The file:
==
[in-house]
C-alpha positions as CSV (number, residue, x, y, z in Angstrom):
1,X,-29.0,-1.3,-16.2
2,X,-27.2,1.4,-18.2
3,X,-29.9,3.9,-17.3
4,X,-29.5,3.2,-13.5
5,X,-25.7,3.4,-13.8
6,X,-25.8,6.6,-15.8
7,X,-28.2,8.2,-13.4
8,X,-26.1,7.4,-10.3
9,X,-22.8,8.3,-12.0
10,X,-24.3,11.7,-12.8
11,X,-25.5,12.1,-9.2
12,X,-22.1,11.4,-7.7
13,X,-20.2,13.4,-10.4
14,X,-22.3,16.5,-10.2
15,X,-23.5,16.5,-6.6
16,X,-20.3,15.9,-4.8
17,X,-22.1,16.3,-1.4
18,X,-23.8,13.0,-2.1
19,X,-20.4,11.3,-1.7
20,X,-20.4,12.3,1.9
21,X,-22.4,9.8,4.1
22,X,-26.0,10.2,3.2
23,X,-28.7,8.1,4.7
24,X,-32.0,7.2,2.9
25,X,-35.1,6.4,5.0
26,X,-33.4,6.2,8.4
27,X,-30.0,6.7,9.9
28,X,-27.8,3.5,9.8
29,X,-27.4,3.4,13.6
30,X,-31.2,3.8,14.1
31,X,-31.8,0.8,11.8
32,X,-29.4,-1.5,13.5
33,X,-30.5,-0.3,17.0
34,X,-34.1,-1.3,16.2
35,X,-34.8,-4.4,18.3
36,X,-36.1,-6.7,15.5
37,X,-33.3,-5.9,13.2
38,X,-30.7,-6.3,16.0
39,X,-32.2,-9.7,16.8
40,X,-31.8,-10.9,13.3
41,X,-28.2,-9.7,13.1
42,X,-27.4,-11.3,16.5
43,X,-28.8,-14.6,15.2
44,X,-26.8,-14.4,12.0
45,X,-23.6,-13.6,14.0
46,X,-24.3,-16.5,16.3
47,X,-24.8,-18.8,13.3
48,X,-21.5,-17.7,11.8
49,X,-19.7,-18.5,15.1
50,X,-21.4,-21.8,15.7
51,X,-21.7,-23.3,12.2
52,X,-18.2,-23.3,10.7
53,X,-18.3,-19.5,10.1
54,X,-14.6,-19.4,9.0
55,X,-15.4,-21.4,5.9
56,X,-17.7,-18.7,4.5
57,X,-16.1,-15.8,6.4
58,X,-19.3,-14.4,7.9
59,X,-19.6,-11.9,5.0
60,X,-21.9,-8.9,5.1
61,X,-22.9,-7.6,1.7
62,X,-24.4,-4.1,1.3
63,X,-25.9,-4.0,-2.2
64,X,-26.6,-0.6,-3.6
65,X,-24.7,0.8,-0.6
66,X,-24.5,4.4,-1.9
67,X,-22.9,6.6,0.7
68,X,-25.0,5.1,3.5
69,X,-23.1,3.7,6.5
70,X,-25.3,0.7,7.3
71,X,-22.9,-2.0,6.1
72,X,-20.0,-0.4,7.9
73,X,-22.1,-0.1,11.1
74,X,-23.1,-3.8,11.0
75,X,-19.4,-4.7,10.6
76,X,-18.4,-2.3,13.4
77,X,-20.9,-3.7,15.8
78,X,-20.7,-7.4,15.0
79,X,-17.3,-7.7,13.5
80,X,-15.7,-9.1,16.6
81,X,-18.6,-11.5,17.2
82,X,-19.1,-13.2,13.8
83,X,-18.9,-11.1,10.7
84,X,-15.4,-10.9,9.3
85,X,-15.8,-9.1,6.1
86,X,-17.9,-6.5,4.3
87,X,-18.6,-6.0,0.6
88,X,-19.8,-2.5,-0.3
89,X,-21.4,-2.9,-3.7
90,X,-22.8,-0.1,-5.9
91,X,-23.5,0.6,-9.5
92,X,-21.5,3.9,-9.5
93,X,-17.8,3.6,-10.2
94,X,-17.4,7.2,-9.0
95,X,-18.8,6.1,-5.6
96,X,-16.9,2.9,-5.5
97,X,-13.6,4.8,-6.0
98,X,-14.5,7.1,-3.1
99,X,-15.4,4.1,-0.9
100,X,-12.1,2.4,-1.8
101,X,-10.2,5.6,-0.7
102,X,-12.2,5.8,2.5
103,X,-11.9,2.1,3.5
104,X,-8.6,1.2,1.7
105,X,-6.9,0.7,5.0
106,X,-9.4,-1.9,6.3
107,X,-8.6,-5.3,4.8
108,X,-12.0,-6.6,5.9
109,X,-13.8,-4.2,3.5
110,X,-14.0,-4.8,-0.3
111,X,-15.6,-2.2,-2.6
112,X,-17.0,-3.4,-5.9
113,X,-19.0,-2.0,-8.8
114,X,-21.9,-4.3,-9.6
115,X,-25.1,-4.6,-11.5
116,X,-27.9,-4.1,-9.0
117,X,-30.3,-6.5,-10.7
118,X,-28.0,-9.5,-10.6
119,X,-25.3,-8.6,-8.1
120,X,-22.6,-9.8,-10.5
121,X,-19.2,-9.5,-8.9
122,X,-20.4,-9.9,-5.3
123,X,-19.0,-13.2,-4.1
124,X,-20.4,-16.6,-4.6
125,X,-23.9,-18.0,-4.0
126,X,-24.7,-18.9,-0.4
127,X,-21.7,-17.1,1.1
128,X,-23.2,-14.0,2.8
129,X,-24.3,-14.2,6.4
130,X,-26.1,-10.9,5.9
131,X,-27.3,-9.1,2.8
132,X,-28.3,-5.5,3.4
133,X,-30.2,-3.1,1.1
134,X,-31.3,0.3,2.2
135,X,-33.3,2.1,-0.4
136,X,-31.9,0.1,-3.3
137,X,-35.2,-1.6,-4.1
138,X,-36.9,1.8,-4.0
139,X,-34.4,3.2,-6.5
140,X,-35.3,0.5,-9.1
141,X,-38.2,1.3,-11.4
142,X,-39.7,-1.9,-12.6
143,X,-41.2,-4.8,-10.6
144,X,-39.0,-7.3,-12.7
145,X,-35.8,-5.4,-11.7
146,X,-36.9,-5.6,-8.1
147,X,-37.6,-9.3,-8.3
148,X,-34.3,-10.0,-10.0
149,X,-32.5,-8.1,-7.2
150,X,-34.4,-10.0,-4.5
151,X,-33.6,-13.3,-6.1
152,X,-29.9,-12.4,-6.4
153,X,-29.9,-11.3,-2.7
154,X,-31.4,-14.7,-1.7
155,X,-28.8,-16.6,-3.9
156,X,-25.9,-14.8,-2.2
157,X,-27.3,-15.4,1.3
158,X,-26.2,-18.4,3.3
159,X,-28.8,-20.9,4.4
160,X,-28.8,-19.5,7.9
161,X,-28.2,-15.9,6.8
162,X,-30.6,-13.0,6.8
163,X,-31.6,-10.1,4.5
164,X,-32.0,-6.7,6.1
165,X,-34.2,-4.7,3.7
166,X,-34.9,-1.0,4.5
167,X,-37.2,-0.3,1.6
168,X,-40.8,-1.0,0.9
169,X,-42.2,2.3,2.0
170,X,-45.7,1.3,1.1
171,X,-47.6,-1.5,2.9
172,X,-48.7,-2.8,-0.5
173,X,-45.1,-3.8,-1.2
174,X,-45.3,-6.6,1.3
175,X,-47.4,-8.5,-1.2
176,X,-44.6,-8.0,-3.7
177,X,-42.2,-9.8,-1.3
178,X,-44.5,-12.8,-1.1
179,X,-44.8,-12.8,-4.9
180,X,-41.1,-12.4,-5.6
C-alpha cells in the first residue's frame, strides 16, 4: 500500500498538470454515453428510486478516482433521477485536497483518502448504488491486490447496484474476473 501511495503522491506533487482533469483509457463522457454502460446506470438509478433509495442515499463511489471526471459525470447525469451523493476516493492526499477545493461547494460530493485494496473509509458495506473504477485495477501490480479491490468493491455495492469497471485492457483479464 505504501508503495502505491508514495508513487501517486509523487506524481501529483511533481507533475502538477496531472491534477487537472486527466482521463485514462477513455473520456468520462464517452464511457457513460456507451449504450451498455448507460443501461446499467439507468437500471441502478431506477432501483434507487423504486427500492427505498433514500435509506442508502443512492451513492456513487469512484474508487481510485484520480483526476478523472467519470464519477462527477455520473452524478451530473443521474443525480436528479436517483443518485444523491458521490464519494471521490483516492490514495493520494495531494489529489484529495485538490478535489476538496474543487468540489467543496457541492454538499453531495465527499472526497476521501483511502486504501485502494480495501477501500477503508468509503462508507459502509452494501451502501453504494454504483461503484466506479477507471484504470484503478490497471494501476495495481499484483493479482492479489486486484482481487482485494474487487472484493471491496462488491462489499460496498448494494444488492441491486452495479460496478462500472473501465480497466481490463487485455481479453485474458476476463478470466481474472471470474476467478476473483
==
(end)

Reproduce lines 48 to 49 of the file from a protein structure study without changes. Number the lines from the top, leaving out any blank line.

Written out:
46,X,-24.3,-16.5,16.3
47,X,-24.8,-18.8,13.3